2008 BestBETS

297. What cardioversion protocol for ventricular fibrillation should be followed for patients who arrest shortly post-cardiac surgery?

, Bowdle A, Jett K et al. Biphasic shocks compared with monophasic damped sine wave shocks for direct ventricular defibrillation during open-heart surgery. Anesthesiology 2003; 98:1063–1069. Edelson DP, Abella BS, Kramer-Johansen J et al. Effects of compression depth and pre-shock pause predict defibrillation failure during cardiac arrest. Resuscitation 2006; 71:137–145. van Alem AP, Chapman FW, Lank P et al. A prospective randomised and blinded comparison of first shock success of monophasic (...) What cardioversion protocol for ventricular fibrillation should be followed for patients who arrest shortly post-cardiac surgery? BestBets: What cardioversion protocol for ventricular fibrillation should be followed for patients who arrest shortly post-cardiac surgery? What cardioversion protocol for ventricular fibrillation should be followed for patients who arrest shortly post-cardiac surgery? Report By: Lydia Richardson, Arosha Dissanayake, and Joel Dunning - Specialist Registrars

2008 BestBETS

298. Rethinking bystander CPR for out-of-hospital cardiac arrest Full Text available with Trip Pro

cardiac arrest are currently underway; one in the United States [ ] and the other in Scandinavia. A third such study in England recently completed enrollment [ ]. In the absence of definitive evidence from clinical trials, much controversy exists over bystander CPR [ – ]. To date, CPR is still primarily taught in the conventional form of chest compression with intermittent mouth-to-mouth ventilation. American Heart Association guidelines recommend cardiac-only resuscitation by bystanders in dispatcher (...) ): an observational study. Lancet. 2007, 369: 920-926. 10.1016/S0140-6736(07)60451-6. 2005 American Heart Association Guidelines for Cardiopulmonary Resuscitation and Emergency Cardiovascular Care. Circulation. 2005, 112: IV1-203. Iwami T, Kawamura T, Hiraide A, Berg RA, Hayashi Y, Nishiuchi T, Kajino K, Yonemoto N, Yukioka H, Sugimoto H, Kakuchi H, Sase K, Yokoyama H, Nonogi H: Effectiveness of bystander-initiated cardiac-only resuscitation for patients with out-of-hospital cardiac arrest. Circulation. 2007, 116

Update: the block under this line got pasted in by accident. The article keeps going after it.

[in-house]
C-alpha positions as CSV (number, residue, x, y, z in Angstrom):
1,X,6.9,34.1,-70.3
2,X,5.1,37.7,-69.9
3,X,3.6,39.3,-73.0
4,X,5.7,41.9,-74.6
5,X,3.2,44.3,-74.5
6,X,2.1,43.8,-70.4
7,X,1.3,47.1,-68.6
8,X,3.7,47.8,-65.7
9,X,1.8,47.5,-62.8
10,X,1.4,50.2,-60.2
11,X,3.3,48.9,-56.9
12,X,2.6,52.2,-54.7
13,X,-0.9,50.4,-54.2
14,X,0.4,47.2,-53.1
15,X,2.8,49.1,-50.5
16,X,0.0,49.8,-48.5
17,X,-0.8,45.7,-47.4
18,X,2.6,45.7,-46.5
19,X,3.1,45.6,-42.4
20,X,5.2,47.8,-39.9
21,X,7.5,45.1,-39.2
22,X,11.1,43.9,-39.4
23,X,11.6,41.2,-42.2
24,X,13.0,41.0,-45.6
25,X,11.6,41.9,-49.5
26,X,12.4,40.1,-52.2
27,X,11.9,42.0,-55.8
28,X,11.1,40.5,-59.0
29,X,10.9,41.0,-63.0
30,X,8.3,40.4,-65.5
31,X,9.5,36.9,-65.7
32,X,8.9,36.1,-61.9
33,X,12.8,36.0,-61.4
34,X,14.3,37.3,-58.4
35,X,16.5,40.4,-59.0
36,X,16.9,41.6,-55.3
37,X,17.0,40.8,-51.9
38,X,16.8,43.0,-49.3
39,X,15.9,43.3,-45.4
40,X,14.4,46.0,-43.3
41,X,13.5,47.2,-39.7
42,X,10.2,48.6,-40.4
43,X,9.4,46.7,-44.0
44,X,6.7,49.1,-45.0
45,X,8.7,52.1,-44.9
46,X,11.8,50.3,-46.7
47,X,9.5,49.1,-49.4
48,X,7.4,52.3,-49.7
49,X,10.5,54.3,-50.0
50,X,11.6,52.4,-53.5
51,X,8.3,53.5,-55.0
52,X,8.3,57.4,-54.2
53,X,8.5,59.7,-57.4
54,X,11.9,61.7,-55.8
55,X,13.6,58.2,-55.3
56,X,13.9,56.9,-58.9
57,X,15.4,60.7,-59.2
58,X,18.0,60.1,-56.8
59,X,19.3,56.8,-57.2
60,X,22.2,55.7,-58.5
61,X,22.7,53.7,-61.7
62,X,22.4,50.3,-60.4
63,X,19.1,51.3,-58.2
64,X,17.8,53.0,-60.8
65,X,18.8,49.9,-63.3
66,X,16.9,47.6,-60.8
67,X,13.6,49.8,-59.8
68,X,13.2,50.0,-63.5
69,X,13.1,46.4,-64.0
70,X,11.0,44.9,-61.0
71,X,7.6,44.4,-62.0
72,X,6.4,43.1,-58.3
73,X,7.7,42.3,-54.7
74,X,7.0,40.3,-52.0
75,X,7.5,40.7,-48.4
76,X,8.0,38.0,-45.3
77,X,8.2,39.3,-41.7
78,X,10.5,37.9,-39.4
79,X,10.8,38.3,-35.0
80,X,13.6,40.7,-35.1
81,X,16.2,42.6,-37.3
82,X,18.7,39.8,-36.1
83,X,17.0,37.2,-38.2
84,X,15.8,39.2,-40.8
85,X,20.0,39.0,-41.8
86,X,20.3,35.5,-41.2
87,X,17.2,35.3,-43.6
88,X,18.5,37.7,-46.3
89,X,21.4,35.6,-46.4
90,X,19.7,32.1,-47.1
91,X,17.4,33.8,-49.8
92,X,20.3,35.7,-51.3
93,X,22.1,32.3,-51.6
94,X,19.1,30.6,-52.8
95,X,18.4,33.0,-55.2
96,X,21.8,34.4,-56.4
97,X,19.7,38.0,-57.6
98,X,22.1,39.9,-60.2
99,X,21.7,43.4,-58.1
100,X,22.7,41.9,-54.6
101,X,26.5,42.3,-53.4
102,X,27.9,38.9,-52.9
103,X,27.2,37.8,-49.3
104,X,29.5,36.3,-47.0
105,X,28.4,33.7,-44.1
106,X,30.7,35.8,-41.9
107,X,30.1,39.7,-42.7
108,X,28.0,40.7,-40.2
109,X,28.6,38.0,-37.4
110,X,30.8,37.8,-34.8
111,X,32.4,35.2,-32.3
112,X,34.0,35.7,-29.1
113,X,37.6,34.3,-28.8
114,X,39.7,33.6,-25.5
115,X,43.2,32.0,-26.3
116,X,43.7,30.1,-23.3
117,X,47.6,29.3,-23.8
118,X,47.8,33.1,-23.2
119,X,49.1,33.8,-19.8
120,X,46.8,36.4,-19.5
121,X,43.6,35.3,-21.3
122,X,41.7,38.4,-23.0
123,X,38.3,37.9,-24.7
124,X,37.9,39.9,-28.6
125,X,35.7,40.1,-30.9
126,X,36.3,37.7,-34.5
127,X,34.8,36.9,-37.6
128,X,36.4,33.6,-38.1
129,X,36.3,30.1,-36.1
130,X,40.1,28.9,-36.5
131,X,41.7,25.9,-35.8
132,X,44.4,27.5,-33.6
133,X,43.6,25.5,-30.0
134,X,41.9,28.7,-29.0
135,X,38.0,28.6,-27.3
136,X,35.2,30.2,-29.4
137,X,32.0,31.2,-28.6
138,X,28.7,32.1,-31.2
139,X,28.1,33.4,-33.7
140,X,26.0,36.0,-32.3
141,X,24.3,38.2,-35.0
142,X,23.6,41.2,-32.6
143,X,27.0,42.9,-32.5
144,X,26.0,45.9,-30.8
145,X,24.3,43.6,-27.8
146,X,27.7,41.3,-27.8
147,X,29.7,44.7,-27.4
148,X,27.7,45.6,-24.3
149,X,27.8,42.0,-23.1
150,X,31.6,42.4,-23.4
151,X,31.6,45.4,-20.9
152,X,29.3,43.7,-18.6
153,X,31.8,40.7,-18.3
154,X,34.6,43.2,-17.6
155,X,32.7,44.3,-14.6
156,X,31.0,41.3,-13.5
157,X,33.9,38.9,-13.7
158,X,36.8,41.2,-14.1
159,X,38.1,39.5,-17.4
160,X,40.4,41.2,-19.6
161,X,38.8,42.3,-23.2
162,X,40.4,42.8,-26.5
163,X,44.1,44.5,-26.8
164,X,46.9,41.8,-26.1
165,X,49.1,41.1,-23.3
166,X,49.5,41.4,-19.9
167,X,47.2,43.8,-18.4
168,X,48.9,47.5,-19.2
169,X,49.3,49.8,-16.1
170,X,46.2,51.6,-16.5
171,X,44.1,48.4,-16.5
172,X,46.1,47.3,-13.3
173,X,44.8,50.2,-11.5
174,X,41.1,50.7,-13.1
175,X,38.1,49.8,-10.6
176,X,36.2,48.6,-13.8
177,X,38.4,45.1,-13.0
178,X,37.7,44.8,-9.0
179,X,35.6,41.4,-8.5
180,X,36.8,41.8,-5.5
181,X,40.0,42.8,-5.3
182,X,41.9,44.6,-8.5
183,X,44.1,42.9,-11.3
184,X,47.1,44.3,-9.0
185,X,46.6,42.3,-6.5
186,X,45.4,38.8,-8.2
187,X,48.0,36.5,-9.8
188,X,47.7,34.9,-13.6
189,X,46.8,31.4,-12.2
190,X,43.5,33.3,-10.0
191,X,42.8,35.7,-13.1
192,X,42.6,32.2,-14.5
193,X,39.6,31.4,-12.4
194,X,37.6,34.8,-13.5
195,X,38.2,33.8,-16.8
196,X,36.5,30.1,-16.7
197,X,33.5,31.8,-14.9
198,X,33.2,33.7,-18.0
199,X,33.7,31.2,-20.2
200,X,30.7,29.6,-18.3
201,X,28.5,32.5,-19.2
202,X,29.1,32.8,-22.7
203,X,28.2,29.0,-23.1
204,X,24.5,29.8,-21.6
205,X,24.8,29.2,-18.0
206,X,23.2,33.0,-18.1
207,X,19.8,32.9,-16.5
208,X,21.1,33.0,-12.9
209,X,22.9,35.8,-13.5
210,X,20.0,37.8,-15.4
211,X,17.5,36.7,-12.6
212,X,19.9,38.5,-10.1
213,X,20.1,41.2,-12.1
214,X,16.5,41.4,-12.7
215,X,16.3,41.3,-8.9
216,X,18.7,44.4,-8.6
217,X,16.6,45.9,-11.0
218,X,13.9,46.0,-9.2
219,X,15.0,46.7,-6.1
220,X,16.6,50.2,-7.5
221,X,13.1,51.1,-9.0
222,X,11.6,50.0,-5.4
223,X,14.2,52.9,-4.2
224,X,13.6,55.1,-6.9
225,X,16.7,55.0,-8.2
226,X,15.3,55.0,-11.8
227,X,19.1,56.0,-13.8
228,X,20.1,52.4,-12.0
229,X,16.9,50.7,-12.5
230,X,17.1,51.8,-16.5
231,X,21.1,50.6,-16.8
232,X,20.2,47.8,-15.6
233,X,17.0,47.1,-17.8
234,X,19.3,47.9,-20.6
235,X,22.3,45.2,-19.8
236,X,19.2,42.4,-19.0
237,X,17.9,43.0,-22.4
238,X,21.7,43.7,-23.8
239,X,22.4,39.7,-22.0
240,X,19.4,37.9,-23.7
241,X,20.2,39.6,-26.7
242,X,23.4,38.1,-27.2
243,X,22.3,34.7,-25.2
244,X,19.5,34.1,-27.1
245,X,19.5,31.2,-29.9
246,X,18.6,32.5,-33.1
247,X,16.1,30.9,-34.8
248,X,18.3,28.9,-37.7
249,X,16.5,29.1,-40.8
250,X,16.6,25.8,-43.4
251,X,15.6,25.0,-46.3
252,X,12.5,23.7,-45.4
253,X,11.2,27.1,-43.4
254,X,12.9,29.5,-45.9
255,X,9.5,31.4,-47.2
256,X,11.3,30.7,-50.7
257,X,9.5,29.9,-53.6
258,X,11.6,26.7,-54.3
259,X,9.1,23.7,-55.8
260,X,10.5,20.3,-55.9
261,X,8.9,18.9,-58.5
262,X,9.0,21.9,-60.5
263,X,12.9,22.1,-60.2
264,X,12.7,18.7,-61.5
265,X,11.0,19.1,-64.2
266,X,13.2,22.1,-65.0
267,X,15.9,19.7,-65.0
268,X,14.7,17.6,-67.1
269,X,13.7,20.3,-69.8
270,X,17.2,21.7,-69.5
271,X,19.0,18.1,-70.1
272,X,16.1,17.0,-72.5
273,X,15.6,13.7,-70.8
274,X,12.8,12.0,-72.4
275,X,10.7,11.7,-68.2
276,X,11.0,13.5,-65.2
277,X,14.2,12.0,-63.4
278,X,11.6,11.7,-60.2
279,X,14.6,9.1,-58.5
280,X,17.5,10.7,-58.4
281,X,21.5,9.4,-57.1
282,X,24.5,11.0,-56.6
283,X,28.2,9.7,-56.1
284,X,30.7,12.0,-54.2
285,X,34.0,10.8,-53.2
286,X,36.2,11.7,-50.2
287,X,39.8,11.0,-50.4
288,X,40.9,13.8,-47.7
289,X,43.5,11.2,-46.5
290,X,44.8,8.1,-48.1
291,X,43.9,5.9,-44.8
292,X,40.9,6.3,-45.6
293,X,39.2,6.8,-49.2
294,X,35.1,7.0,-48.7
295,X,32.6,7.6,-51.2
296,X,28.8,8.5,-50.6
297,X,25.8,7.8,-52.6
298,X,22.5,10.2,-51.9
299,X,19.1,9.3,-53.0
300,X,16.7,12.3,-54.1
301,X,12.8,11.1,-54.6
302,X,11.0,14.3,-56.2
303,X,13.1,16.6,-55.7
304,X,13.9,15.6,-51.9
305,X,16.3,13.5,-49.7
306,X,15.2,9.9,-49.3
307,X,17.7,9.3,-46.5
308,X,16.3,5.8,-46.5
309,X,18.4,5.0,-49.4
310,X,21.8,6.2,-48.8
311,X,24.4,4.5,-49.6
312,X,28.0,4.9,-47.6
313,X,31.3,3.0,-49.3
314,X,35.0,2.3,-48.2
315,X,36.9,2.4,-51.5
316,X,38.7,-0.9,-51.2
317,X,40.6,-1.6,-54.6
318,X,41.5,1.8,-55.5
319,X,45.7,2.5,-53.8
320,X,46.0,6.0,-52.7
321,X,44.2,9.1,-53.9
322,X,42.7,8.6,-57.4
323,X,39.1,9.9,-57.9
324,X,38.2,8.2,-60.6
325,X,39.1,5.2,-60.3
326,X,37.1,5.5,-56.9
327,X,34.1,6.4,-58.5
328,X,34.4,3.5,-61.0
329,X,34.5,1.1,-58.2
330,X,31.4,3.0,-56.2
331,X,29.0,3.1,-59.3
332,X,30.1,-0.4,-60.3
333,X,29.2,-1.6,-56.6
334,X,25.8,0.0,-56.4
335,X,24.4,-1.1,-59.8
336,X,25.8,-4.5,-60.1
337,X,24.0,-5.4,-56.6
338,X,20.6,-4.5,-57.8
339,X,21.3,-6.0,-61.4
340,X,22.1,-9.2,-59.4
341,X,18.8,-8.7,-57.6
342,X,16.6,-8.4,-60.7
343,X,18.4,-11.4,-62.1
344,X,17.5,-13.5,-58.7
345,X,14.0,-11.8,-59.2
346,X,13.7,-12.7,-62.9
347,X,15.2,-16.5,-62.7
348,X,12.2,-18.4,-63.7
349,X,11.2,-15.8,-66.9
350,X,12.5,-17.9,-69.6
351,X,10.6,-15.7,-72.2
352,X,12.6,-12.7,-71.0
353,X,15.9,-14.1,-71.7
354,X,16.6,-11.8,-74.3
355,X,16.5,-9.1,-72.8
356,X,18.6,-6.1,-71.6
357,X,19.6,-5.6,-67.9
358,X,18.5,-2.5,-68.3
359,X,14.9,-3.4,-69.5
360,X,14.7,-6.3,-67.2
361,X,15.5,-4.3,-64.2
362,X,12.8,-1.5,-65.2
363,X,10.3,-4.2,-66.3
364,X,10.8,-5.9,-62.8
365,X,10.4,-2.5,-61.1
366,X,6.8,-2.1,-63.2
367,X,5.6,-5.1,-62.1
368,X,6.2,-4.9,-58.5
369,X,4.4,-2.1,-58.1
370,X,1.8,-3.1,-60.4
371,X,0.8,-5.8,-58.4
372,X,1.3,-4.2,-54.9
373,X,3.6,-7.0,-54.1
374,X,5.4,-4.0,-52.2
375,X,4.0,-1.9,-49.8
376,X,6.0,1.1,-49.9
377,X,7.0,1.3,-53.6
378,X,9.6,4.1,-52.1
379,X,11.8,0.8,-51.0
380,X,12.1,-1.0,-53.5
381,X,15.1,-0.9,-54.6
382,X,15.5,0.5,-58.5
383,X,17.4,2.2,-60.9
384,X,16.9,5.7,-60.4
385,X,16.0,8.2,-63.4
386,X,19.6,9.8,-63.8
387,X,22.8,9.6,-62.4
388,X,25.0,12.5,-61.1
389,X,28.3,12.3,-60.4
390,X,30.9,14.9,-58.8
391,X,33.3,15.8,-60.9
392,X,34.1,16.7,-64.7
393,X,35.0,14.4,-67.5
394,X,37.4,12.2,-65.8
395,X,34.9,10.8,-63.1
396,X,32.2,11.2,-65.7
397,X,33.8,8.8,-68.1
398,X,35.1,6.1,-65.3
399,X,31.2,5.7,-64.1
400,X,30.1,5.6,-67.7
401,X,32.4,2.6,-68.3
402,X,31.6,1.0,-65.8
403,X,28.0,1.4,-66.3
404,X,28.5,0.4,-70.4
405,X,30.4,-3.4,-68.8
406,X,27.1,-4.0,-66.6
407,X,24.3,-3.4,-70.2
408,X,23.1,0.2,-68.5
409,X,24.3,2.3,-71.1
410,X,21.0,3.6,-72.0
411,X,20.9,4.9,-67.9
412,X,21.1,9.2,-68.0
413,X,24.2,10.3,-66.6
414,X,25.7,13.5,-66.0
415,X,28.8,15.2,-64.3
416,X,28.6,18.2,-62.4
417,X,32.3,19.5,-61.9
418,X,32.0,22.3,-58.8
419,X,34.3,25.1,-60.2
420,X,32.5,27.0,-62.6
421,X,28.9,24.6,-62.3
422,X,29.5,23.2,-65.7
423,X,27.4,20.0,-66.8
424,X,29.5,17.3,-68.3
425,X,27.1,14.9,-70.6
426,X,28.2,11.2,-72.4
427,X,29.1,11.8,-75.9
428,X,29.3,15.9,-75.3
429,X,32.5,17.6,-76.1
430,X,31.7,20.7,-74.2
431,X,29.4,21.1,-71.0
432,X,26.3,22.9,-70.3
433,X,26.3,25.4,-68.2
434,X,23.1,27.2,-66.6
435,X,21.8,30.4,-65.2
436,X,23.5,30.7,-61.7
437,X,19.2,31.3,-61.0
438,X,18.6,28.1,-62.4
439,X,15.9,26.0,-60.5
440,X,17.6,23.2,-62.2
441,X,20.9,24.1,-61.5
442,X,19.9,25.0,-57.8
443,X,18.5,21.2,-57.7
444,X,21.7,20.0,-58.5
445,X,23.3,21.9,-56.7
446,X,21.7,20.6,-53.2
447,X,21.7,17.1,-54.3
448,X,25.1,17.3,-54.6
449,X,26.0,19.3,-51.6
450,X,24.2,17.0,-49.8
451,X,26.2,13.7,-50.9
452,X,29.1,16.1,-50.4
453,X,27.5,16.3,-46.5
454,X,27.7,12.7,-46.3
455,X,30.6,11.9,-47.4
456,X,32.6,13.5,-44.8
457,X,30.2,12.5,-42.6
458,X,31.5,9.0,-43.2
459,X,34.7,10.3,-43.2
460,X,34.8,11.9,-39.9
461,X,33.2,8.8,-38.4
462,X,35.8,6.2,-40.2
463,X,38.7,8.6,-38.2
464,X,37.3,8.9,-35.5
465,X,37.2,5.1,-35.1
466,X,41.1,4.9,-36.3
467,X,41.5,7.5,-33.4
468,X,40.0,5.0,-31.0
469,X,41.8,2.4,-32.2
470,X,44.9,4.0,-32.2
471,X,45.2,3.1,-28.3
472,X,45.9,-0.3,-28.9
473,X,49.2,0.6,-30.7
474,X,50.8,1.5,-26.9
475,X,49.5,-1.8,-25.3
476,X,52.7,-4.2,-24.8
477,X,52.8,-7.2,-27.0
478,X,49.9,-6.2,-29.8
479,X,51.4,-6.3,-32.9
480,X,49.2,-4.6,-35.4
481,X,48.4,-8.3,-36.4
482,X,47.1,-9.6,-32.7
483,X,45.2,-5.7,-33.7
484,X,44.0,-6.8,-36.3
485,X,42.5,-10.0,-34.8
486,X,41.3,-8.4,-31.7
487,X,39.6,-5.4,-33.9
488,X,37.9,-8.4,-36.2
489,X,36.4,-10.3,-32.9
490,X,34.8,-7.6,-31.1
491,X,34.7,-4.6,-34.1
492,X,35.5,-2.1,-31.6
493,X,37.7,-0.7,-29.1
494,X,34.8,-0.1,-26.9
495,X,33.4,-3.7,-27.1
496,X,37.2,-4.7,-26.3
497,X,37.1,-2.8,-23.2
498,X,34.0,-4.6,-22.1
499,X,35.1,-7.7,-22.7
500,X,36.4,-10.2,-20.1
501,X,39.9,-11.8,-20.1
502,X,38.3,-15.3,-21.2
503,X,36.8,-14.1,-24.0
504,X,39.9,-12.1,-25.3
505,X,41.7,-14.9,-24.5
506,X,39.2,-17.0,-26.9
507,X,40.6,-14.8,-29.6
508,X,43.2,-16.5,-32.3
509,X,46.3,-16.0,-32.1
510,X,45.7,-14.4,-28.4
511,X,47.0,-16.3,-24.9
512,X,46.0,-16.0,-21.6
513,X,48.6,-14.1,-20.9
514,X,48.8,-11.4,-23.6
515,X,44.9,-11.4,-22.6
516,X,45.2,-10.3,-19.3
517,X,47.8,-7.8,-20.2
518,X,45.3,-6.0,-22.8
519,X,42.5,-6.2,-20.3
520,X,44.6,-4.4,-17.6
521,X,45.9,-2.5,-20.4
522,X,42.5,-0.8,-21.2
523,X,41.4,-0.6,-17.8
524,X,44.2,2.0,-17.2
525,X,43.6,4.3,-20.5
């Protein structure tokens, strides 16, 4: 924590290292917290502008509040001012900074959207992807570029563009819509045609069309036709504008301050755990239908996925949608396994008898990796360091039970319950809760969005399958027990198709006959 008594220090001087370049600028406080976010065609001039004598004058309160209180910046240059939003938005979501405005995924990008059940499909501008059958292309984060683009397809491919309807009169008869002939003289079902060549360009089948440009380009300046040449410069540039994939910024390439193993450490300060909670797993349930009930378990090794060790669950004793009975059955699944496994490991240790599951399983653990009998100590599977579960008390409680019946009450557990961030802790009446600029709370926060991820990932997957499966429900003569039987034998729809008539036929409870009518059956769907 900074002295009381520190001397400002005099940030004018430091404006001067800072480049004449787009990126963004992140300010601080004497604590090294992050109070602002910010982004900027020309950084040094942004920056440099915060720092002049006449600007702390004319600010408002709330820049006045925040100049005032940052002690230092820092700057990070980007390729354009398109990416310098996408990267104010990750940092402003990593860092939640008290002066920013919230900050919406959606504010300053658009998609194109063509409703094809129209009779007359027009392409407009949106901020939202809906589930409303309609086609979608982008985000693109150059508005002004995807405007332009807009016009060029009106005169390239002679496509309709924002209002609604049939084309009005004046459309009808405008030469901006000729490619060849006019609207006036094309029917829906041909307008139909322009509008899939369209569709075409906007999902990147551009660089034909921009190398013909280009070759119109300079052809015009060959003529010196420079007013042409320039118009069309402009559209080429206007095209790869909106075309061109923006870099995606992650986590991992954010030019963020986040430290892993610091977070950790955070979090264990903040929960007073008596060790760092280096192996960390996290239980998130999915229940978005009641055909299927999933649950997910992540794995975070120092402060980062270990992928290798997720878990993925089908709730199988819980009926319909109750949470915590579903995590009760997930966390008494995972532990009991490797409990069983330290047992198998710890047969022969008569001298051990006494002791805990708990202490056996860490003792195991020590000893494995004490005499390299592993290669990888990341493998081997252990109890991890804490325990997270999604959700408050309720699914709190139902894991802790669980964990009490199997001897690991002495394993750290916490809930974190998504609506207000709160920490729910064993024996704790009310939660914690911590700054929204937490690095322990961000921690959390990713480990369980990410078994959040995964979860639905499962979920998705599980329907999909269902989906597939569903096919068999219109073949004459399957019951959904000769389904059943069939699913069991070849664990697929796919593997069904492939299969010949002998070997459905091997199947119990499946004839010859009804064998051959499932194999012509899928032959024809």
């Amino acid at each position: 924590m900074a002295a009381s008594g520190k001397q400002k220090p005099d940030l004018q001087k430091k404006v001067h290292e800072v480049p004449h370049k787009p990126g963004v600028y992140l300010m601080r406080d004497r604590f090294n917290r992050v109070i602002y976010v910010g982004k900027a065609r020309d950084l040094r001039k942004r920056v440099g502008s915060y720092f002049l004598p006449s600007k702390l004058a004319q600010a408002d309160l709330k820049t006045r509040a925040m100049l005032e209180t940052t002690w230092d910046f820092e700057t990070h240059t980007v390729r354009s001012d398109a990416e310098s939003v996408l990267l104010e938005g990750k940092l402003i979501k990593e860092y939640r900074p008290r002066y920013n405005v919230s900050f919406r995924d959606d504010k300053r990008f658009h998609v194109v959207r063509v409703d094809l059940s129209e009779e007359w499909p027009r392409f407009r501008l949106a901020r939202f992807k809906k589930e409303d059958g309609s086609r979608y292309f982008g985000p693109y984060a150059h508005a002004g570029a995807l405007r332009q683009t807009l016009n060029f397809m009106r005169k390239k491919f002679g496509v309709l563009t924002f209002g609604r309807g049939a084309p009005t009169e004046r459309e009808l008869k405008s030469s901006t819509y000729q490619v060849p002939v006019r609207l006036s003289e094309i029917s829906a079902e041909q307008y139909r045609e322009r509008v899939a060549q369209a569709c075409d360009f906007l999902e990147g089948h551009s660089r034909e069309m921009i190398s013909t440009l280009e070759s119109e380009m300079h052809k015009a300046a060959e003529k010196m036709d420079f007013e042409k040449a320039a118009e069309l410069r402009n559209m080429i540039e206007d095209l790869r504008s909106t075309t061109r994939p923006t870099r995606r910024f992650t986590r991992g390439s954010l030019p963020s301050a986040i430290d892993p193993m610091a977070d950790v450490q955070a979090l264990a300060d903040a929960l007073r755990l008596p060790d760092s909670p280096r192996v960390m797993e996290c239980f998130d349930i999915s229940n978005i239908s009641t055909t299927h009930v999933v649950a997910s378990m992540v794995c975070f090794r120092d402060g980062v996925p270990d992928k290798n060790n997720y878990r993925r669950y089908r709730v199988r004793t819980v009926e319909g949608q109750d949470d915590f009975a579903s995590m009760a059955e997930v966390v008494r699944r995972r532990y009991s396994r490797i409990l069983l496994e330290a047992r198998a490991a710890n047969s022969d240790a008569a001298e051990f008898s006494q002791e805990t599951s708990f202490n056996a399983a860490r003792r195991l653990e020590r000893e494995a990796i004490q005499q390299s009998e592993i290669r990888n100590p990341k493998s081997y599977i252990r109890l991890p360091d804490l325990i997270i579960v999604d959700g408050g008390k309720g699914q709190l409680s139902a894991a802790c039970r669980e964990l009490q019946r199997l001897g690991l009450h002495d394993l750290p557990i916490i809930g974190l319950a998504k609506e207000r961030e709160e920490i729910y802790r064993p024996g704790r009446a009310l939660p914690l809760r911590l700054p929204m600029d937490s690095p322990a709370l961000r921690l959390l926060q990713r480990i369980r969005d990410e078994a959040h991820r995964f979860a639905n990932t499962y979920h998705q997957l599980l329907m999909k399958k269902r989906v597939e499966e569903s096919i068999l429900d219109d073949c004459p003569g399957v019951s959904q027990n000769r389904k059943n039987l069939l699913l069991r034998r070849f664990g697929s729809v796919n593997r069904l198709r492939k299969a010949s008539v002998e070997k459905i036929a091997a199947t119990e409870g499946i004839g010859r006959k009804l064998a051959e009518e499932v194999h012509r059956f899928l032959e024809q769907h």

2008 Critical Care - EBM Journal Club

299. Survival from in-hospital cardiac arrest during nights and weekends. Full Text available with Trip Pro

Survival from in-hospital cardiac arrest during nights and weekends. Occurrence of in-hospital cardiac arrest and survival patterns have not been characterized by time of day or day of week. Patient physiology and process of care for in-hospital cardiac arrest may be different at night and on weekends because of hospital factors unrelated to patient, event, or location variables.To determine whether outcomes after in-hospital cardiac arrest differ during nights and weekends compared with days (...) /evenings and weekdays.We examined survival from cardiac arrest in hourly time segments, defining day/evening as 7:00 am to 10:59 pm, night as 11:00 pm to 6:59 am, and weekend as 11:00 pm on Friday to 6:59 am on Monday, in 86,748 adult, consecutive in-hospital cardiac arrest events in the National Registry of Cardiopulmonary Resuscitation obtained from 507 medical/surgical participating hospitals from January 1, 2000, through February 1, 2007.The primary outcome of survival to discharge and secondary

2008 JAMA

300. Delayed time to defibrillation after in-hospital cardiac arrest. Full Text available with Trip Pro

Delayed time to defibrillation after in-hospital cardiac arrest. Expert guidelines advocate defibrillation within 2 minutes after an in-hospital cardiac arrest caused by ventricular arrhythmia. However, empirical data on the prevalence of delayed defibrillation in the United States and its effect on survival are limited.We identified 6789 patients who had cardiac arrest due to ventricular fibrillation or pulseless ventricular tachycardia at 369 hospitals participating in the National Registry (...) with delayed defibrillation included black race, noncardiac admitting diagnosis, and occurrence of cardiac arrest at a hospital with fewer than 250 beds, in an unmonitored hospital unit, and during after-hours periods (5 p.m. to 8 a.m. or weekends). Delayed defibrillation was associated with a significantly lower probability of surviving to hospital discharge (22.2%, vs. 39.3% when defibrillation was not delayed; adjusted odds ratio, 0.48; 95% confidence interval, 0.42 to 0.54; P<0.001). In addition

2008 NEJM